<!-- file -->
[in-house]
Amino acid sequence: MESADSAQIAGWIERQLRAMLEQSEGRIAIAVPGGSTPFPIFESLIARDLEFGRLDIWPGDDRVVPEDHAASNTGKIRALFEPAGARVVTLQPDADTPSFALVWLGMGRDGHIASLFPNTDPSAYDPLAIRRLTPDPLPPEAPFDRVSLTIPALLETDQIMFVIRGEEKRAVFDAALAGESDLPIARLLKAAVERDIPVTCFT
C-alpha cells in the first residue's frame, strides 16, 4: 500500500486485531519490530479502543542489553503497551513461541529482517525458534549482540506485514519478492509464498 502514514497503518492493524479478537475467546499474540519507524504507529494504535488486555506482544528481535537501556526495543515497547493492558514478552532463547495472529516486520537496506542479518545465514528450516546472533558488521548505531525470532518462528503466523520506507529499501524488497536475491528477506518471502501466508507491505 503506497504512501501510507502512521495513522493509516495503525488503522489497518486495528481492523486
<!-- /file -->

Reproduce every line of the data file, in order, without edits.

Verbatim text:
[in-house]
Amino acid sequence: MESADSAQIAGWIERQLRAMLEQSEGRIAIAVPGGSTPFPIFESLIARDLEFGRLDIWPGDDRVVPEDHAASNTGKIRALFEPAGARVVTLQPDADTPSFALVWLGMGRDGHIASLFPNTDPSAYDPLAIRRLTPDPLPPEAPFDRVSLTIPALLETDQIMFVIRGEEKRAVFDAALAGESDLPIARLLKAAVERDIPVTCFT
C-alpha cells in the first residue's frame, strides 16, 4: 500500500486485531519490530479502543542489553503497551513461541529482517525458534549482540506485514519478492509464498 502514514497503518492493524479478537475467546499474540519507524504507529494504535488486555506482544528481535537501556526495543515497547493492558514478552532463547495472529516486520537496506542479518545465514528450516546472533558488521548505531525470532518462528503466523520506507529499501524488497536475491528477506518471502501466508507491505 503506497504512501501510507502512521495513522493509516495503525488503522489497518486495528481492523486